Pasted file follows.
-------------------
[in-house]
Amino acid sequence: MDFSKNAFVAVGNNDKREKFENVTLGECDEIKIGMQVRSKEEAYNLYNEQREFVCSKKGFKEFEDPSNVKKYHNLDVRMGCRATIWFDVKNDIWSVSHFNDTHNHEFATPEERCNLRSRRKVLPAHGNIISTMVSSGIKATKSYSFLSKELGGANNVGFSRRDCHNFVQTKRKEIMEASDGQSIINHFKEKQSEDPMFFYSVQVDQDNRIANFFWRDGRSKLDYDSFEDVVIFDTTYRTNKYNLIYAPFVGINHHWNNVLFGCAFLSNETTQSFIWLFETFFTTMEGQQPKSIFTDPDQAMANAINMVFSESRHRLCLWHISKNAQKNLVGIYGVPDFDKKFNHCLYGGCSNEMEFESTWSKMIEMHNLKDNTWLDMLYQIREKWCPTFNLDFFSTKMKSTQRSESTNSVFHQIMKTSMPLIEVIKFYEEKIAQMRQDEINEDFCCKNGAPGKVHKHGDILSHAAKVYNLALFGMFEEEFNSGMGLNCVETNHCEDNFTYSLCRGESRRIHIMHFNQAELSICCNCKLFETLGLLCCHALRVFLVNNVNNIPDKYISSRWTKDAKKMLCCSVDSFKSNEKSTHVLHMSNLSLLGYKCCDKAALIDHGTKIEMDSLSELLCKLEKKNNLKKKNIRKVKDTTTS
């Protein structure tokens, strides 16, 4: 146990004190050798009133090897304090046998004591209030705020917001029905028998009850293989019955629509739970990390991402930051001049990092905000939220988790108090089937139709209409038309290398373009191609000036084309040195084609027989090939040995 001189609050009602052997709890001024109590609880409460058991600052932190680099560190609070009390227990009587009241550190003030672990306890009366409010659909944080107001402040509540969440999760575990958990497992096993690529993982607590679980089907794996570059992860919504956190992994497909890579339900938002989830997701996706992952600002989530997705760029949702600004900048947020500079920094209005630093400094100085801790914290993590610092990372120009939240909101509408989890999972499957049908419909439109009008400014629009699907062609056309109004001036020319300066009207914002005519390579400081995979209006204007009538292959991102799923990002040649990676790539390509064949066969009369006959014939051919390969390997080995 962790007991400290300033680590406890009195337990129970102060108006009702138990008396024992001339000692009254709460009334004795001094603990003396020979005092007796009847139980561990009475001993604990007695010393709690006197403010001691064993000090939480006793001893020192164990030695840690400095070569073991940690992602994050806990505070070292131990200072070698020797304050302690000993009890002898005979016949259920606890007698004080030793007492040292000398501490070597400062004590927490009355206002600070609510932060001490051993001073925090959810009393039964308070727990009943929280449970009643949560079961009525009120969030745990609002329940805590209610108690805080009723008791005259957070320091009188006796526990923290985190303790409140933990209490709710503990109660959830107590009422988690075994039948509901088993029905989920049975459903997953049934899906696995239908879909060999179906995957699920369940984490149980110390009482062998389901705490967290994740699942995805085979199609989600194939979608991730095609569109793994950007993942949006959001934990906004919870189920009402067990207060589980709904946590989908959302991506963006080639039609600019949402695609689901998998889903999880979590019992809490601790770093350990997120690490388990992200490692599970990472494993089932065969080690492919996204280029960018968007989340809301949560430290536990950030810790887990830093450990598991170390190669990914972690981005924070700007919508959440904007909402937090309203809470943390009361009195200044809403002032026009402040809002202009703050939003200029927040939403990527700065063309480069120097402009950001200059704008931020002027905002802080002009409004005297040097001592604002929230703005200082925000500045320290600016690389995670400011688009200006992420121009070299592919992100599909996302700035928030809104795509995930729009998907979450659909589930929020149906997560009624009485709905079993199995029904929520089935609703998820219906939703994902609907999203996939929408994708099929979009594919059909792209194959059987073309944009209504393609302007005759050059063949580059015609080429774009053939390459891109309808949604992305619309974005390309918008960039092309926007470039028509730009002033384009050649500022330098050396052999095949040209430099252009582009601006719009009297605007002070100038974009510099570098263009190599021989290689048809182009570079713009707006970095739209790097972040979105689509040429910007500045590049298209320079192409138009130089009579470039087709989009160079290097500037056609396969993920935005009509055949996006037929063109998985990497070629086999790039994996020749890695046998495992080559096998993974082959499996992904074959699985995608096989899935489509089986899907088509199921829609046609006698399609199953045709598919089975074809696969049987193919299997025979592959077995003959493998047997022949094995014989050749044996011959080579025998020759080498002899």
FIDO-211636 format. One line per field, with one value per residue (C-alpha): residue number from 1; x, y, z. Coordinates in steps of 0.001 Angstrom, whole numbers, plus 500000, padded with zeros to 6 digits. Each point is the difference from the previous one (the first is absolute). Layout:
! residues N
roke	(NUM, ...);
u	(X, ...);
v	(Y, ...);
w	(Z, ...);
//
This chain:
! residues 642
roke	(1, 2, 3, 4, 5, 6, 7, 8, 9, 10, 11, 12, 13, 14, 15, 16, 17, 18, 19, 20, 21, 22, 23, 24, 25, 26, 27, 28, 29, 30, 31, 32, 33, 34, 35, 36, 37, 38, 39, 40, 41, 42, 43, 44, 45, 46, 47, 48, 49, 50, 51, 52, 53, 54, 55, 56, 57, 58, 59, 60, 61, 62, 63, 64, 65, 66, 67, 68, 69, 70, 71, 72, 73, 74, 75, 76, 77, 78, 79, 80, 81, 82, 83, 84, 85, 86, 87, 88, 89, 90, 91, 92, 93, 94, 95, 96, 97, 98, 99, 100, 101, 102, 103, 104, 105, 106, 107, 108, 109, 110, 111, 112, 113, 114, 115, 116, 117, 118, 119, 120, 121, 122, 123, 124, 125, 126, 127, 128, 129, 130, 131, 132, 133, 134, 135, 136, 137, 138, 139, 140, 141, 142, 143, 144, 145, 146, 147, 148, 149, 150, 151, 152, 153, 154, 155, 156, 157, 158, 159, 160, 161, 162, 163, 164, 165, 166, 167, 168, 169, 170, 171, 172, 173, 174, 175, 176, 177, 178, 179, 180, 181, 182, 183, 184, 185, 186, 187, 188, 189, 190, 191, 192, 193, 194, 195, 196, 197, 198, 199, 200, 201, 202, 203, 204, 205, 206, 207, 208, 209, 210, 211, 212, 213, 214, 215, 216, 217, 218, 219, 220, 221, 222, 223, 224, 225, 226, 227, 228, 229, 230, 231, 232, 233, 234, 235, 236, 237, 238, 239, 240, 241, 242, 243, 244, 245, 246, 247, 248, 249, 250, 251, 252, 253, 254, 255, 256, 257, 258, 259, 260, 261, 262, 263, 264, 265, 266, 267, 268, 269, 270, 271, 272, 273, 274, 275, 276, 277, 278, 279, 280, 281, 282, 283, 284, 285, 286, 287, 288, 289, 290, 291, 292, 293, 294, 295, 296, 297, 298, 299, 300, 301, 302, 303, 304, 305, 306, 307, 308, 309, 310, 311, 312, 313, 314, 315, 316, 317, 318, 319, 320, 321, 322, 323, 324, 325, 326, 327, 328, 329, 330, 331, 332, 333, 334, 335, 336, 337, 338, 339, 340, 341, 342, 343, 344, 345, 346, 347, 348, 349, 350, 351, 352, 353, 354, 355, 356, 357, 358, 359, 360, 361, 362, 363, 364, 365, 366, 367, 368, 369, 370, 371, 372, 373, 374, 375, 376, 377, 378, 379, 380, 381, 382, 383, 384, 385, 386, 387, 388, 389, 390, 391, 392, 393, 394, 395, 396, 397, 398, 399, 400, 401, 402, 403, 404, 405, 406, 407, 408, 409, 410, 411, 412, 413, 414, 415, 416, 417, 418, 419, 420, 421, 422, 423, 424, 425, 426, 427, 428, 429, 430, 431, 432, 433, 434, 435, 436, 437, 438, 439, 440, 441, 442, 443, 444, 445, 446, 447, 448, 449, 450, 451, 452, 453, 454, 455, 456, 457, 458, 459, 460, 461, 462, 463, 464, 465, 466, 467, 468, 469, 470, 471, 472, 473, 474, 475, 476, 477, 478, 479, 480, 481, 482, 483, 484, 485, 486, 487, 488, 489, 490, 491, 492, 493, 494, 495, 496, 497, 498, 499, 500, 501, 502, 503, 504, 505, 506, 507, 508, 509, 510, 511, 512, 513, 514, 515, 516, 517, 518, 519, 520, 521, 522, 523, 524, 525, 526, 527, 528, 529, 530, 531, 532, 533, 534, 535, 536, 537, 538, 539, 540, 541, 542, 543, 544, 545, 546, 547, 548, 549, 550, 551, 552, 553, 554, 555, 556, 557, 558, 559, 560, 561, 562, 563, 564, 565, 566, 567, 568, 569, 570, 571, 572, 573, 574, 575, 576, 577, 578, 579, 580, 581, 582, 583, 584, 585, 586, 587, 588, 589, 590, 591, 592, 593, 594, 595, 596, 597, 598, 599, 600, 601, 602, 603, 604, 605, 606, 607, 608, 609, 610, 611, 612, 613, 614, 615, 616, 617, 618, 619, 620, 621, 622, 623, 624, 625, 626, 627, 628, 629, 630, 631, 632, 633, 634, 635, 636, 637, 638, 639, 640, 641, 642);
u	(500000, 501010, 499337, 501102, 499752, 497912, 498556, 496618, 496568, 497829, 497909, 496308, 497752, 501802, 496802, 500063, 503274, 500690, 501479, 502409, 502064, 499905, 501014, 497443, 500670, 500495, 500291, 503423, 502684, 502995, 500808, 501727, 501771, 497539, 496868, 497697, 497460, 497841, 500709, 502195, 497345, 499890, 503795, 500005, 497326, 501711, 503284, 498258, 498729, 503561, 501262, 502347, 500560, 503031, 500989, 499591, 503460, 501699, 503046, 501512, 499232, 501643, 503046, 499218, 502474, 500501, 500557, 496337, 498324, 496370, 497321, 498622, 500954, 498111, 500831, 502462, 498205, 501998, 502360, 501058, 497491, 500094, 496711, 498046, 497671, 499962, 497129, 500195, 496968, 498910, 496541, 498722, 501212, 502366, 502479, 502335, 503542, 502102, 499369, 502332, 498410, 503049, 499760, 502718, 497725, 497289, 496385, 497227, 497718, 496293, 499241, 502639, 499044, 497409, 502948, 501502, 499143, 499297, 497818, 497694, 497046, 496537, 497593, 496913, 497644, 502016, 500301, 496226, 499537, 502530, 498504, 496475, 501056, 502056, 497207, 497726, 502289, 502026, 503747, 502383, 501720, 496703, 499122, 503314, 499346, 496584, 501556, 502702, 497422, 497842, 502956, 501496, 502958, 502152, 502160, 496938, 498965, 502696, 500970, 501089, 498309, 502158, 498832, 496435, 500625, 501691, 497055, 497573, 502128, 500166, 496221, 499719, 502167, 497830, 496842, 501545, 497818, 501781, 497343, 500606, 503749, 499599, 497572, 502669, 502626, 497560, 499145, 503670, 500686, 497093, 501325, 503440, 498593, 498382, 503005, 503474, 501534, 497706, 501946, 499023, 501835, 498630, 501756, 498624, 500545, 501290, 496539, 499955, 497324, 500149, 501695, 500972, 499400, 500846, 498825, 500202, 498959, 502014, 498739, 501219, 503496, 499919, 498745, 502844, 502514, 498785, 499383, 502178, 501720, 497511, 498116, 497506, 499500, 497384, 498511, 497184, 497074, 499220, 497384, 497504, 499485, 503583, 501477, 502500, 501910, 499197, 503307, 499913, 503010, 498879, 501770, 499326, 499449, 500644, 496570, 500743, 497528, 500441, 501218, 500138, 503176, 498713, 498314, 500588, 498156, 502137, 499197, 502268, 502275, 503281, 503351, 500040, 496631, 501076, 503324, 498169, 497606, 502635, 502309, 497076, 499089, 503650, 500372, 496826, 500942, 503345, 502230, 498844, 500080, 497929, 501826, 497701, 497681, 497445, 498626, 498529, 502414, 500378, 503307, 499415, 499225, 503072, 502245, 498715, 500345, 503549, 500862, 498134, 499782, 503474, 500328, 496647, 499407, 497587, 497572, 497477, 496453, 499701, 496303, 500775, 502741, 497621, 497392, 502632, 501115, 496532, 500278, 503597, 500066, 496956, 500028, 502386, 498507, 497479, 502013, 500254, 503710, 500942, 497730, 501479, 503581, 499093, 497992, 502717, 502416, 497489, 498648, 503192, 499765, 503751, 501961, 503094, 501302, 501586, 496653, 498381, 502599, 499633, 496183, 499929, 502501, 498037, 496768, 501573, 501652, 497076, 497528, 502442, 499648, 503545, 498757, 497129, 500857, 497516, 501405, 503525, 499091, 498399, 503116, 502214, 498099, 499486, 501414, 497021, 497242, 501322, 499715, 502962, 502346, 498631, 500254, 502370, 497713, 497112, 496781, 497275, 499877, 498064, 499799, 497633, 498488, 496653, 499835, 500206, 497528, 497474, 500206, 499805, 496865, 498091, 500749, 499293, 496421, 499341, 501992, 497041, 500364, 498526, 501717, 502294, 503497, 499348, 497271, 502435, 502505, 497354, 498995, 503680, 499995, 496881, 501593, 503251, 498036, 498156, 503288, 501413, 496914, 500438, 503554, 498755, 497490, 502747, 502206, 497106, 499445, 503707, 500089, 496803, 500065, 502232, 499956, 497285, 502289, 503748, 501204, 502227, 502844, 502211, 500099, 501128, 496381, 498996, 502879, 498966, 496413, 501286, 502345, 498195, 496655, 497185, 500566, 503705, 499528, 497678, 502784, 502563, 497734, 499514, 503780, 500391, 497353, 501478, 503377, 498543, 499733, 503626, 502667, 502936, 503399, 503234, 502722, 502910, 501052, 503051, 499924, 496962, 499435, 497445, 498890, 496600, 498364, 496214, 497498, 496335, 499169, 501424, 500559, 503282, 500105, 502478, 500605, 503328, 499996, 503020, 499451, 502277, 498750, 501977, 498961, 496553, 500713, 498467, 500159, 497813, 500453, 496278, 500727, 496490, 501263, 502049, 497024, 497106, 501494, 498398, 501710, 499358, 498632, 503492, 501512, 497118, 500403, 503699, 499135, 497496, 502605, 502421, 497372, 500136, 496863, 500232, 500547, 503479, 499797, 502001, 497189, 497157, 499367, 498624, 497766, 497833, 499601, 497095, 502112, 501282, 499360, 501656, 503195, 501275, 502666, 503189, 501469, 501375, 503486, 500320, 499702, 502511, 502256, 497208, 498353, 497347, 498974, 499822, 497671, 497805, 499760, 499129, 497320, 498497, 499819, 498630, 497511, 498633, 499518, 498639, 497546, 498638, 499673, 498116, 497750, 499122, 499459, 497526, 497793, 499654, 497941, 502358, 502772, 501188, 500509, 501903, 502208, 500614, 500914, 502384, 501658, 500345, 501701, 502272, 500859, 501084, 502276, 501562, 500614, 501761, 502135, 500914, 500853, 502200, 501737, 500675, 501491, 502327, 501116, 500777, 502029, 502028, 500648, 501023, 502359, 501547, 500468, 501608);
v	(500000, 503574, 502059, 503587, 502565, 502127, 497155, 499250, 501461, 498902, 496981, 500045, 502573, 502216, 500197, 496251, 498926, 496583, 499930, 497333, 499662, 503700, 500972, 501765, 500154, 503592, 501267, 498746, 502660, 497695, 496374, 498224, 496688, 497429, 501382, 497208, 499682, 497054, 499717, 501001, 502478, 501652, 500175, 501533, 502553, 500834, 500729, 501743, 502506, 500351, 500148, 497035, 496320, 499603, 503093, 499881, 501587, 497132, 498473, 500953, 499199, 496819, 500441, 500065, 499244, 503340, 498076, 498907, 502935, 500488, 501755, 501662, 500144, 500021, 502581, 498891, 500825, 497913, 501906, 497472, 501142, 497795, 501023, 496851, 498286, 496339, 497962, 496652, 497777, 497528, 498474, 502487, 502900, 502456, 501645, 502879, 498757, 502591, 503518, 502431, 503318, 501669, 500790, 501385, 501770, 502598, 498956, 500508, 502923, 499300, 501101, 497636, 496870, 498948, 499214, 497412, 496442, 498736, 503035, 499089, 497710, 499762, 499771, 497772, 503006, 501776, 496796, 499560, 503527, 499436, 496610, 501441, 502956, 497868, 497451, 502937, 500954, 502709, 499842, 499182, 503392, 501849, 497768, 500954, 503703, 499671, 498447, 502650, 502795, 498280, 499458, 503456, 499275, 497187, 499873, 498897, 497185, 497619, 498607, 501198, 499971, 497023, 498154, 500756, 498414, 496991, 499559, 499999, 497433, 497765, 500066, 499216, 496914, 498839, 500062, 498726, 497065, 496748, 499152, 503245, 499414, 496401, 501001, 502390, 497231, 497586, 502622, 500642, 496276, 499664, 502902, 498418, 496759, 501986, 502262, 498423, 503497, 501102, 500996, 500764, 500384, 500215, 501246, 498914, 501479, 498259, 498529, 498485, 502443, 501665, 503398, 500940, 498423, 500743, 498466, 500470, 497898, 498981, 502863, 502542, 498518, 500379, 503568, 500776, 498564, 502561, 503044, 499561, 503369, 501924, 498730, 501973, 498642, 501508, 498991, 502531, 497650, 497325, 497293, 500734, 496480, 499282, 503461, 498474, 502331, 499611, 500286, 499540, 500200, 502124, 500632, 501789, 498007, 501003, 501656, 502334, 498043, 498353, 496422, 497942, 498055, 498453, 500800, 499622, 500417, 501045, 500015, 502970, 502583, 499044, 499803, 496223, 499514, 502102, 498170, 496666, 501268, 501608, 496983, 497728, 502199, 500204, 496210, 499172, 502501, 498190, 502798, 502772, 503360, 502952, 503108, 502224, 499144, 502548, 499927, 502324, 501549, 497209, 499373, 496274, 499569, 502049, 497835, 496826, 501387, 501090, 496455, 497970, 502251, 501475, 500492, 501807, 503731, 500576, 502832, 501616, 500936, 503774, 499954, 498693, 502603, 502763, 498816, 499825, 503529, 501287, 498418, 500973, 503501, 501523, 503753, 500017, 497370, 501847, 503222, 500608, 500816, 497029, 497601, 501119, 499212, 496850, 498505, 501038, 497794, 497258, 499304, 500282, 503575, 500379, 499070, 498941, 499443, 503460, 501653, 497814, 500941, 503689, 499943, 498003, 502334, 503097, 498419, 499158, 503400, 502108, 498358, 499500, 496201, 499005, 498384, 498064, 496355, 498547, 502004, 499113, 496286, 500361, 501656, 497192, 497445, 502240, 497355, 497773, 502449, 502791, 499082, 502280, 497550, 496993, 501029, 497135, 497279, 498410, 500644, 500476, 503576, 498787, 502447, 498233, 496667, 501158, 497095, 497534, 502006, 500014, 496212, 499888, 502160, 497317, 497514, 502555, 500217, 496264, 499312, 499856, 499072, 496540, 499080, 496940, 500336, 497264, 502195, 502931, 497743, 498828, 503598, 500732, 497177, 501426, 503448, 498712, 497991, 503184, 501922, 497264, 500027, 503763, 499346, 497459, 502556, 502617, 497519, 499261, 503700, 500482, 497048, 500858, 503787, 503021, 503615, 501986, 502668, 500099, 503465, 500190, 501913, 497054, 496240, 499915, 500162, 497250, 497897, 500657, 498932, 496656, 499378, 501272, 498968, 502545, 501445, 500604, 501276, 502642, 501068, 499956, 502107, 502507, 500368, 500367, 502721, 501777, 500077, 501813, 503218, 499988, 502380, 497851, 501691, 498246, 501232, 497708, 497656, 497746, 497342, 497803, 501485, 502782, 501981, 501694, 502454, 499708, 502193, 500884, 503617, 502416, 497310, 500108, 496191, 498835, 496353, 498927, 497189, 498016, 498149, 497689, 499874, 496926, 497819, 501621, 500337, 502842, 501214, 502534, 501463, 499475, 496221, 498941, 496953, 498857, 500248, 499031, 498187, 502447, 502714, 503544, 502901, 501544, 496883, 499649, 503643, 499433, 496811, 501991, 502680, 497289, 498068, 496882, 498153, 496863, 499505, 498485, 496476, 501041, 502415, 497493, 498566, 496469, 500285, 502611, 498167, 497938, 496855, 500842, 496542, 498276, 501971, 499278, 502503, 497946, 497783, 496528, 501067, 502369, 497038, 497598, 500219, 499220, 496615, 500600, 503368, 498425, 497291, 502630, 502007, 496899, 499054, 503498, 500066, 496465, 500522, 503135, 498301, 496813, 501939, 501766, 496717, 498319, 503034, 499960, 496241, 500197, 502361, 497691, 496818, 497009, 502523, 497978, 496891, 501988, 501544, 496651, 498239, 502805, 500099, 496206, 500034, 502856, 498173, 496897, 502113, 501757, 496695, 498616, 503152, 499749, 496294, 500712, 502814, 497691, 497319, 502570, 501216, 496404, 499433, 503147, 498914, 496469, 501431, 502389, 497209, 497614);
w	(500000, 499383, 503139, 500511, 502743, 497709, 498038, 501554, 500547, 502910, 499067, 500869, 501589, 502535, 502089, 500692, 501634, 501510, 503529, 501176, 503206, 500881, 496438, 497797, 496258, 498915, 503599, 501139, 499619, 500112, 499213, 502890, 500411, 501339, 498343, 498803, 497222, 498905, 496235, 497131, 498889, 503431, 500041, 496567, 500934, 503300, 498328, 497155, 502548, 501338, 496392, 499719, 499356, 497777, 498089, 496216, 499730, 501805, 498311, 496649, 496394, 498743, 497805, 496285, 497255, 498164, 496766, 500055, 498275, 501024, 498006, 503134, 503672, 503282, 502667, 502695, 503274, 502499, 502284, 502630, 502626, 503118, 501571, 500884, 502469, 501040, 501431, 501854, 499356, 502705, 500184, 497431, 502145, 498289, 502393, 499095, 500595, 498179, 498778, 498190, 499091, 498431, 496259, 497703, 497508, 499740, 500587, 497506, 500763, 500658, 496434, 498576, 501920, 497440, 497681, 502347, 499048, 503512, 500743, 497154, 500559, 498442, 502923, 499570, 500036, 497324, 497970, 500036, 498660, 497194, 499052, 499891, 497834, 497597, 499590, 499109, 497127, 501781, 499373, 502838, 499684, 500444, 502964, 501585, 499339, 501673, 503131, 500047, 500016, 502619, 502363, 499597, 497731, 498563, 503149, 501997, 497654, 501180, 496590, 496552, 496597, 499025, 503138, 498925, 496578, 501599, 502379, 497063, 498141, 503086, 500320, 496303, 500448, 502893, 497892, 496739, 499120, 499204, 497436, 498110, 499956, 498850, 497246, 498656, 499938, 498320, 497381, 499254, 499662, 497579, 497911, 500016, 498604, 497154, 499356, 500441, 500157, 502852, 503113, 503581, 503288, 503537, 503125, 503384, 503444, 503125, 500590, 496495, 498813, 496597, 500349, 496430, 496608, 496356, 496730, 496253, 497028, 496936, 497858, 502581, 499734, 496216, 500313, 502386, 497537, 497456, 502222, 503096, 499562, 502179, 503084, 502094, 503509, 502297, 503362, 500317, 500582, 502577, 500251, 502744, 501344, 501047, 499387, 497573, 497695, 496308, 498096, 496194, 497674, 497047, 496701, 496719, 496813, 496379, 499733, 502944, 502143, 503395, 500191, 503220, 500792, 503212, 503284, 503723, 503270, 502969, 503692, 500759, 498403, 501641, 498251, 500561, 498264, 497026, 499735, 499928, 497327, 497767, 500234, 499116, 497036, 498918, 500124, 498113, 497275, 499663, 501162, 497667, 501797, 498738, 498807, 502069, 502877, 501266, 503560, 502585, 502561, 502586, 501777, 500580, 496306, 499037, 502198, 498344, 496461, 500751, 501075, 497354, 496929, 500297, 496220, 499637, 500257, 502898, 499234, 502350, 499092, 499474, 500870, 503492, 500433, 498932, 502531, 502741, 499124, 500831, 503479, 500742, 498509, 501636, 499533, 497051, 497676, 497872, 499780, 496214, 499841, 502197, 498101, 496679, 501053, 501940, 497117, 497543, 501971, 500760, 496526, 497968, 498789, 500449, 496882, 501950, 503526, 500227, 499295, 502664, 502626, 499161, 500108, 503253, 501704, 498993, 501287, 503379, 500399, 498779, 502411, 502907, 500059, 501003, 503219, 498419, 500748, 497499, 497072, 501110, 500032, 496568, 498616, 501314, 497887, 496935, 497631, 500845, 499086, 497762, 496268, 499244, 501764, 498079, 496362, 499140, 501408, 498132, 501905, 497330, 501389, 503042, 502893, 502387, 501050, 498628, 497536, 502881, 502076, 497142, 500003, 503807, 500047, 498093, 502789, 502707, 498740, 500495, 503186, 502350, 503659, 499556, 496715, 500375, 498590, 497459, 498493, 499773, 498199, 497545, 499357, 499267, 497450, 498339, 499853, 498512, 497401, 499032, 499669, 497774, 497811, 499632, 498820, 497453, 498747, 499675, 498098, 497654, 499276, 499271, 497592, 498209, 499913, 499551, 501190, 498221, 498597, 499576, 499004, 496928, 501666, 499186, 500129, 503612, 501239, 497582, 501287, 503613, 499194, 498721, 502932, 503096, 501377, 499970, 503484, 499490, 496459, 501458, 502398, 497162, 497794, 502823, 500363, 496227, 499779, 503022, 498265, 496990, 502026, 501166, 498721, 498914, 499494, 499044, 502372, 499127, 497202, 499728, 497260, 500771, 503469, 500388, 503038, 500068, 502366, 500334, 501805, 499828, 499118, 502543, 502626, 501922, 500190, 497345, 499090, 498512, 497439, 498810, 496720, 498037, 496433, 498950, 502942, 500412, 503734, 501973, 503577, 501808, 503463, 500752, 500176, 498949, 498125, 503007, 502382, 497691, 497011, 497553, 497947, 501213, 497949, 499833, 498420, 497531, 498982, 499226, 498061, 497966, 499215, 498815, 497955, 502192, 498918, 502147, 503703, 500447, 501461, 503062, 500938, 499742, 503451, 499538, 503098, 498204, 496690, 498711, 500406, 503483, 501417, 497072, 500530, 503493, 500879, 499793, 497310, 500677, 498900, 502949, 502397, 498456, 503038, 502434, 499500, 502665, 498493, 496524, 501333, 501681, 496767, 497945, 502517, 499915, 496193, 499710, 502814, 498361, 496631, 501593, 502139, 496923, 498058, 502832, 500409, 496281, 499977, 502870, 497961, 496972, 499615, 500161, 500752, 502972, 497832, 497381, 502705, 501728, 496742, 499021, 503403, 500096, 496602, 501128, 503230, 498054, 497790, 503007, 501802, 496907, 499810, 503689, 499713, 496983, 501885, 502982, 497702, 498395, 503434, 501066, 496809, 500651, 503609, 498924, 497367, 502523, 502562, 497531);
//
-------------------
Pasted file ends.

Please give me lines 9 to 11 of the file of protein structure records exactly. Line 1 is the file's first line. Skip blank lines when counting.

w	(Z, ...);
//
This chain: